What shall be named The Mistake, I started playing It again. I was trying to save myself like a Kama Sutra monk, waiting for the Aion release (double entendre definitely intended). The last flirtation involved gallivanting through Northrend, an unexpectedly fun experience (pre-Tournament Icecrown is my favorite zone in all of WoW).
But this time I am trekking through Azeroth, all the old content, and I have come to a realization. I must call it a revelation, lest I get so frustrated at the bait 'n switch that I end my adventure here and now. I have finally understood that "killing with purpose" motto pronounced several times by the WoW designers. It's like the missing link between EverQuest and Aion. Newer quests are not as crude as 1.x WoW quests as to reveal this dark secret. I feel like I've discovered Ida.
Prior to WoW, mobs were simply grinded for experience points. You or your party found a camp somewhere and just killed mobs for hours. WoW quests are a layer of story on top of this grinding. The quest gives you a "purpose" to go an kill 100 boars, but you are still camping somewhere and killing mobs for hours. This is prevalent throughout much of 1.x WoW:
- Recipe quests which ask you for several animal parts which would require you slaughter an entire field many times over.
- Enemy stronghold quests which make you kill an entire cave of humanoids only to get a follow up quest to go back into the same cave and kill the leader (after all the mobs have respawned).
The idea of grinding mobs doesn't really go away; now there is bonus experience for doing the "purpose" layer.
I'm putting purpose in quotes because Blizzard seems to think that players just killed willy-nilly without rhyme nor reason prior to the Deliverance. Those xp camps had purpose: get experience points. And as I've said before, I enter some twisted, meditative state when I'm just farming mobs for an extending period of time. I also like xp parties, something I'm looking forward to in Aion.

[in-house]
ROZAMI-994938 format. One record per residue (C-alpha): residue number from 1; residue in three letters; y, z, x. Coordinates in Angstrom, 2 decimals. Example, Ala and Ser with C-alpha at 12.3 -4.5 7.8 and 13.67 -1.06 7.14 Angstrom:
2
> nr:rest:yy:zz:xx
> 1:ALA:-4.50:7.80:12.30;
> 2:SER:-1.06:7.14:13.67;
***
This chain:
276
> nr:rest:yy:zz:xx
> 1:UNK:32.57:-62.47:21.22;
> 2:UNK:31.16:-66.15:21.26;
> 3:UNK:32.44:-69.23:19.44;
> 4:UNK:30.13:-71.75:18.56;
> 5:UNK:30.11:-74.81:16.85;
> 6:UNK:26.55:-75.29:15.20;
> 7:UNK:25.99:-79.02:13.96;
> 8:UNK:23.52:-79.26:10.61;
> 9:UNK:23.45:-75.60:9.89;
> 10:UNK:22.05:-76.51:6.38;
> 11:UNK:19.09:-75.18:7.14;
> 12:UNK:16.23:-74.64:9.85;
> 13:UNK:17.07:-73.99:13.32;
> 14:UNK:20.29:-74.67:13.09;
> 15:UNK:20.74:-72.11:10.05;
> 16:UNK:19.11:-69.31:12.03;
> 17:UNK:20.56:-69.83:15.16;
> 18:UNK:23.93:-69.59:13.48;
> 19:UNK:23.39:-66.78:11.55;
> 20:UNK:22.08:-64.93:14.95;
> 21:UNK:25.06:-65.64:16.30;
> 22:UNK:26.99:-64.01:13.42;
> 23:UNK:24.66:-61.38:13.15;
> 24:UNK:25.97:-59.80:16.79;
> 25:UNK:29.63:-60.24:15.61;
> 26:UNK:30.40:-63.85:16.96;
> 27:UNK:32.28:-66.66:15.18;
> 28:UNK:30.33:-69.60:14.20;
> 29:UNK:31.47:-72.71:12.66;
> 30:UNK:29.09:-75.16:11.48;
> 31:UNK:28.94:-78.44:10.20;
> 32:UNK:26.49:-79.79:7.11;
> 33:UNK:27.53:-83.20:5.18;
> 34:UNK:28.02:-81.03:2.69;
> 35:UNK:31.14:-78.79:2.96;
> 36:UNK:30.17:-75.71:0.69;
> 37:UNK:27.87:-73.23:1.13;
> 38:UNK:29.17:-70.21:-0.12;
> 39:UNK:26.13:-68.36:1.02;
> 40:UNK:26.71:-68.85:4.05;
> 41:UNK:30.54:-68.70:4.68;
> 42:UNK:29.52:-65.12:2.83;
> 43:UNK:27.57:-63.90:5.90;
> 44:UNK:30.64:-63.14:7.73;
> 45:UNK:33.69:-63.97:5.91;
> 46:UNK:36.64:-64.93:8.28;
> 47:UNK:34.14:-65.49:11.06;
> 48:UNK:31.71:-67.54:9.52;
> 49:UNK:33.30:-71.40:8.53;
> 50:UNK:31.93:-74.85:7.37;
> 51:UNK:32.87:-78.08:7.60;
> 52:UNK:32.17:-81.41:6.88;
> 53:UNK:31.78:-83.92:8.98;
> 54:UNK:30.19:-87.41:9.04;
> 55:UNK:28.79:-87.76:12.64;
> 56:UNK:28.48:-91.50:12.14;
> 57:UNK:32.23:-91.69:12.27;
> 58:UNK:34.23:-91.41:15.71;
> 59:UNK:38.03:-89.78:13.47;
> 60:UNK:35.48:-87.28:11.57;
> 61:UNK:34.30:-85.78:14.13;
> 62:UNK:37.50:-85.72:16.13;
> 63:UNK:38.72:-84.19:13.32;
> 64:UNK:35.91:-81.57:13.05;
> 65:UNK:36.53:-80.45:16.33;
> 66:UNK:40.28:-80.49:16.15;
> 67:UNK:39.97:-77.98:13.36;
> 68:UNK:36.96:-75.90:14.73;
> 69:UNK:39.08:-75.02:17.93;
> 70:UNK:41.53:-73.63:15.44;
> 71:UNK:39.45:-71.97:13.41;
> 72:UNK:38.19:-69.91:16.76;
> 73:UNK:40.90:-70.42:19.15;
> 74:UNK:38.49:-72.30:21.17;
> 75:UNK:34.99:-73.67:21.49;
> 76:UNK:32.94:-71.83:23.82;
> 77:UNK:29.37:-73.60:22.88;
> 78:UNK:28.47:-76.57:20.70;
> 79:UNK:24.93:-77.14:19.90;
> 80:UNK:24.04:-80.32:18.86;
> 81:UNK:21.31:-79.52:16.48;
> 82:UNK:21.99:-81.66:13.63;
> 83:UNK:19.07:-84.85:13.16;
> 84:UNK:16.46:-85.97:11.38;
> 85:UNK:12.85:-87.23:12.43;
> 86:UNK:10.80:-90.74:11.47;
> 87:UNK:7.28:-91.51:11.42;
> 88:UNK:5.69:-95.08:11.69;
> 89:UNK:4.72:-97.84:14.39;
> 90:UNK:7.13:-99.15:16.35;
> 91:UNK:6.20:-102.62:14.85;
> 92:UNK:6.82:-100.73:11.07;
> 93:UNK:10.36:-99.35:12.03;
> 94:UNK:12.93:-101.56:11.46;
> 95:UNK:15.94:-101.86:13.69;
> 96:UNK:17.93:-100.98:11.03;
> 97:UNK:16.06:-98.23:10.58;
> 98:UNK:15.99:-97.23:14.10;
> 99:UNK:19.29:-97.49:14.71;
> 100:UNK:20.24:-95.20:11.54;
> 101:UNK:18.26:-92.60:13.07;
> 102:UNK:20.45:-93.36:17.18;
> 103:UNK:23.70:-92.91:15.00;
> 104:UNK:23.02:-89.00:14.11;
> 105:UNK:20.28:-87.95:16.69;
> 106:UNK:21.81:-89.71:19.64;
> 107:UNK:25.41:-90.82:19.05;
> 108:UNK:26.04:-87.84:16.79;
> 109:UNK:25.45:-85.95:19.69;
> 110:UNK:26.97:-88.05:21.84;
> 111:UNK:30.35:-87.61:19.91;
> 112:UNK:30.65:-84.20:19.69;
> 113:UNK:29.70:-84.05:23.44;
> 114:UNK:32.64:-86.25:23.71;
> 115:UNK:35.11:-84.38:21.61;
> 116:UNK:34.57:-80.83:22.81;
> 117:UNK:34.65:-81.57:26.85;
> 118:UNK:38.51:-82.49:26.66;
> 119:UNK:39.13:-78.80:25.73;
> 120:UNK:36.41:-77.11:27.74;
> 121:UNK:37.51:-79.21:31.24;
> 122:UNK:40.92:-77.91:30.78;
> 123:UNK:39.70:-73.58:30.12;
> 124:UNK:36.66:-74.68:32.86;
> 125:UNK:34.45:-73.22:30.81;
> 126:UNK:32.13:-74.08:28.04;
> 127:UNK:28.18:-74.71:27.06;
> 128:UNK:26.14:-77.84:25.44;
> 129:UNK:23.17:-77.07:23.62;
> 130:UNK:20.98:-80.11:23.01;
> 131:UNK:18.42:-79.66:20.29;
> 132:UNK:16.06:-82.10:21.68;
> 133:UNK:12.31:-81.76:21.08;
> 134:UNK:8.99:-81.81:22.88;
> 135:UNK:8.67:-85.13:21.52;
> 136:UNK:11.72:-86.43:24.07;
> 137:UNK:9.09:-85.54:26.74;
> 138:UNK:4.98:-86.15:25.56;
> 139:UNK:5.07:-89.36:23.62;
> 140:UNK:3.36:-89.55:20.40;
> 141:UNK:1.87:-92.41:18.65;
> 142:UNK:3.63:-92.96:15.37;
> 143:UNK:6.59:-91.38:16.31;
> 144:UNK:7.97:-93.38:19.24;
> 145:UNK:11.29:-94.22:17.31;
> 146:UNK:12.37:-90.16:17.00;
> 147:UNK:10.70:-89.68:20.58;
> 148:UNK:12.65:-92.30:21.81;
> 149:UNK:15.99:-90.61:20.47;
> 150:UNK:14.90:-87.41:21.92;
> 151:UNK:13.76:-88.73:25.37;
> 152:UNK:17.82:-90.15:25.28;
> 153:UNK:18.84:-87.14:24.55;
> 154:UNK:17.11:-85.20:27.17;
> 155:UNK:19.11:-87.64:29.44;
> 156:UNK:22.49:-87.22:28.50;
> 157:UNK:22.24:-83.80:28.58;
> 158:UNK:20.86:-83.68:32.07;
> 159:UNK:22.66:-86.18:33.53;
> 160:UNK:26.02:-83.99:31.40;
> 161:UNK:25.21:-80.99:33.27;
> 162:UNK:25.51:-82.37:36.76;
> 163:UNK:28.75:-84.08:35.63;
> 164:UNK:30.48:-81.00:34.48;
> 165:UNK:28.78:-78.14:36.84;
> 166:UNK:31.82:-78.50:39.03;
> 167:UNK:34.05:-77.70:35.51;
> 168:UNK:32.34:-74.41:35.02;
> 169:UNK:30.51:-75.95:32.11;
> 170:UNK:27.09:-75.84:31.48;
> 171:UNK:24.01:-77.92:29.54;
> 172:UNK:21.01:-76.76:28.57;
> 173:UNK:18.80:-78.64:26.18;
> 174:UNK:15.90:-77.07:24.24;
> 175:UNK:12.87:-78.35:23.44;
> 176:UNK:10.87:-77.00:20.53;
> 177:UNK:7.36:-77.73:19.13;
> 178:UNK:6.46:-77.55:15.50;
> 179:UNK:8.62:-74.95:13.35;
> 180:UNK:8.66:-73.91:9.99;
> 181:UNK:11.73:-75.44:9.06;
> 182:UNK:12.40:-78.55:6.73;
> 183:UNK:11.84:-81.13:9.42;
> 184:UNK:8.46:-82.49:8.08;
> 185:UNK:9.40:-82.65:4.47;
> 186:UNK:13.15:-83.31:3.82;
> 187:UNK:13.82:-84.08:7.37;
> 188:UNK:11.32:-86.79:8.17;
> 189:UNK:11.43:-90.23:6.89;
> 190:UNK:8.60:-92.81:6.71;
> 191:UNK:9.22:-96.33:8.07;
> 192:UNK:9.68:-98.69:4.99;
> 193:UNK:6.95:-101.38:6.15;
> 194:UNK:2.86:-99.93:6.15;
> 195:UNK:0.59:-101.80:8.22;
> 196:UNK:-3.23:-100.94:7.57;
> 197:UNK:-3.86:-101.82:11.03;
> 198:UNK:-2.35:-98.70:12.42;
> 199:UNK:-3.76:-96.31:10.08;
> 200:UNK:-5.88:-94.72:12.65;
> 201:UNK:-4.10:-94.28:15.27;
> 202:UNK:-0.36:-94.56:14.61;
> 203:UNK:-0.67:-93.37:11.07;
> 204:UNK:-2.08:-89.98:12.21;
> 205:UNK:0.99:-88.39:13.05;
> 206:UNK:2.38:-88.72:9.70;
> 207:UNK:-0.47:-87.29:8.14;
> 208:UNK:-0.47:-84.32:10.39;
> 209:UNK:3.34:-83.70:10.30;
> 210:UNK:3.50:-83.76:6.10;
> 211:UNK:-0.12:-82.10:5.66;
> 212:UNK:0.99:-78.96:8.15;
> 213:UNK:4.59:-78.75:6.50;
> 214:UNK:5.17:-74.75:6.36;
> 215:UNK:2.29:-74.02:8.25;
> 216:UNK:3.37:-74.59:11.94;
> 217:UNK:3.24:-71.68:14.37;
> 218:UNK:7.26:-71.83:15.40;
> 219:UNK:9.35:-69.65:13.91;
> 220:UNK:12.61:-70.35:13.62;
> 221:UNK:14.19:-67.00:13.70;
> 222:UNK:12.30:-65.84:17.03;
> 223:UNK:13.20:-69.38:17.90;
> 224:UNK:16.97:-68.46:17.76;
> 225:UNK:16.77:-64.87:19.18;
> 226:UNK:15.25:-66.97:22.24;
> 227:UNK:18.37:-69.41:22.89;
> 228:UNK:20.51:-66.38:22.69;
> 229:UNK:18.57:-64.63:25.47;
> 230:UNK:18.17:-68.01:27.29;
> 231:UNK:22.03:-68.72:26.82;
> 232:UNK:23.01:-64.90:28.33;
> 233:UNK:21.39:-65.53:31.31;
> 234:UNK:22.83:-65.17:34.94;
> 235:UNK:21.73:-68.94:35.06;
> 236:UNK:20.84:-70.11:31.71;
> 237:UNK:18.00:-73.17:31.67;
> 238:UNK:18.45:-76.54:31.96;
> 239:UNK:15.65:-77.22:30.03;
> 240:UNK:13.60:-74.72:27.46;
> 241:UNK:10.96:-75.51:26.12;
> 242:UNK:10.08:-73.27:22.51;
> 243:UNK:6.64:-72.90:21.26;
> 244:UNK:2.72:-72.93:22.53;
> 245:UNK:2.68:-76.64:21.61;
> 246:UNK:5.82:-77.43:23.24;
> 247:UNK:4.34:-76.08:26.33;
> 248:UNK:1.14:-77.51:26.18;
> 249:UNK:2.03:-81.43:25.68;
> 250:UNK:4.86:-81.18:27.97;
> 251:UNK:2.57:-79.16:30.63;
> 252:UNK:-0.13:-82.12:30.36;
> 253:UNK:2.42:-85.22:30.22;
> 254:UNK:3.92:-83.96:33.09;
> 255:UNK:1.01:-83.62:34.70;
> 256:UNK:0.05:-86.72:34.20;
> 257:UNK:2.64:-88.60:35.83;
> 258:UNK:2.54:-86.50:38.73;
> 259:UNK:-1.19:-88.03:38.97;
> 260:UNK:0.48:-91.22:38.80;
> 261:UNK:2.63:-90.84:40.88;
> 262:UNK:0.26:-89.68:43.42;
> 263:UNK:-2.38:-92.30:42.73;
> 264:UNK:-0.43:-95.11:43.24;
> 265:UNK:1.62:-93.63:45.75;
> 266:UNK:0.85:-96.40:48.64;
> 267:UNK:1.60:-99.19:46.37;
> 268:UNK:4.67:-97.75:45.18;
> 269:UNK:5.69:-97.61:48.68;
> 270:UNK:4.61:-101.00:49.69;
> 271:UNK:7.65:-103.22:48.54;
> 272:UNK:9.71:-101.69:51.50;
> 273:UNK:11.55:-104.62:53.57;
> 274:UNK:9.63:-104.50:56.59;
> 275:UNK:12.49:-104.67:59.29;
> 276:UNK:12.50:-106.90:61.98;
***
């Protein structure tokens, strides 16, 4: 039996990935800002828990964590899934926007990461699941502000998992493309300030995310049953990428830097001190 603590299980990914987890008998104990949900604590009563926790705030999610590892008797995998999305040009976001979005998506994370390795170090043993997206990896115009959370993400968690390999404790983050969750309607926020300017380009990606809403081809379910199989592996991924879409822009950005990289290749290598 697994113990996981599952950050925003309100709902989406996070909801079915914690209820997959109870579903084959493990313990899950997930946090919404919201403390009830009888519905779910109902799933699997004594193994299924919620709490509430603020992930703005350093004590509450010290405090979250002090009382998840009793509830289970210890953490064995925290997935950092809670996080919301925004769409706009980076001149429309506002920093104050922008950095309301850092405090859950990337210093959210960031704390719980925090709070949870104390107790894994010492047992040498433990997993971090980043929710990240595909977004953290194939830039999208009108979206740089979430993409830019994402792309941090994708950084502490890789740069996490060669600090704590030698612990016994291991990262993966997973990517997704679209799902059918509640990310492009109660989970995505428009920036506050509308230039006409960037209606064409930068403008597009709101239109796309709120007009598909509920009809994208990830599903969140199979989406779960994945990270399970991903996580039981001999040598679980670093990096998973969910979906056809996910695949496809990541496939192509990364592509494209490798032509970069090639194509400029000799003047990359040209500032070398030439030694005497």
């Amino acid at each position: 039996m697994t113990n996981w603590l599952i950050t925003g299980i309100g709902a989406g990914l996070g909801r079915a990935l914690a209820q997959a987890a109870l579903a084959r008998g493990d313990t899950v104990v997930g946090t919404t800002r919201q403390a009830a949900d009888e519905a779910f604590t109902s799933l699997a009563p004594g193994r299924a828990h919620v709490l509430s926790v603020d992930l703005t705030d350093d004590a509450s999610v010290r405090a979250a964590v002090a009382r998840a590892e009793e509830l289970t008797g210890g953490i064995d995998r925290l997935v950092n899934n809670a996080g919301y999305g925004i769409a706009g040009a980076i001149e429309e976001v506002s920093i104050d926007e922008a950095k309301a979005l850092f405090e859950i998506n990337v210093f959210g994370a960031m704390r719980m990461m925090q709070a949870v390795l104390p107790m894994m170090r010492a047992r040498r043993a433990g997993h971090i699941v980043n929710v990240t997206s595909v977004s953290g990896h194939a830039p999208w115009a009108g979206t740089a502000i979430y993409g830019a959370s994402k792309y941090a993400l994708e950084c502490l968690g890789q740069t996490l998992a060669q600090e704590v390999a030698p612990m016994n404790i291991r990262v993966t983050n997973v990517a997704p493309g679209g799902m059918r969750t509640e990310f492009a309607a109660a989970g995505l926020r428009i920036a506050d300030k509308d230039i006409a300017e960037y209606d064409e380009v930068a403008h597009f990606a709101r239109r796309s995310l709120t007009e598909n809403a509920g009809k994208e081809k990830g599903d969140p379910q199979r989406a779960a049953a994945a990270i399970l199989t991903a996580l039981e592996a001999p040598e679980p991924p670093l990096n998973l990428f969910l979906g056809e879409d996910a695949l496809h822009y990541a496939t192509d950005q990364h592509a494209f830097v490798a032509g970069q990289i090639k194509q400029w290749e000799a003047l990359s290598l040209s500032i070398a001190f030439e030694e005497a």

Since the Enlightenment, Blizzard has seemed to have forgotten how things were and are addressing the outcry of monotony originating from the mistake of calling these story purposes "quests". We have bombing runs, vehicle combat, and other mini-games focusing not on "killing with a purpose" but on "fun".
Maybe we can change how bonus experience is distributed.
In FFXI, when you killed mobs within a time window of each other, you received bonus experience. It wasn't something to sneeze at; you could get upwards of 50% extra experience. What if we changed the quest experience system to something resembling the bonus experience system? Instead of stocking up on "Kill 20 Monkeys" quests, let's reserve the title of Quest for actual quests. When players start killing mobs in a certain area, give them a heads up as to how to acquire the bonus experience. Ask them to kill 10 mobs in 5 minutes; or 50 Rats total. Once they complete the objective, give them the bonus experience.
Of course this is assuming we have the standard, target-hotbar MMORPG combat system. A few months ago, I had envisioned a high-intensity combat system--somewhat of a throwback to Action RPGs. Characters have large amounts of AOE attacks, designed to cut through hordes of enemies quickly. Think of Diablo II. But instead of giving experience points just for killing mobs, we make the players run Gauntlets. Think of Gauntlets like instanced dungeons, with start and end locations and checkpoints along the way. Players receive bonus experience when they reach checkpoints and ultimately the end.
Simple. Fun. Flashy. Not monotonous like "Kill 30 Vultures". There is even the potential to record times of parties as they race to the end: have a leader board for the Achievers.
This originally was part of a grand territory control system, but as a middle layer game, what do you think?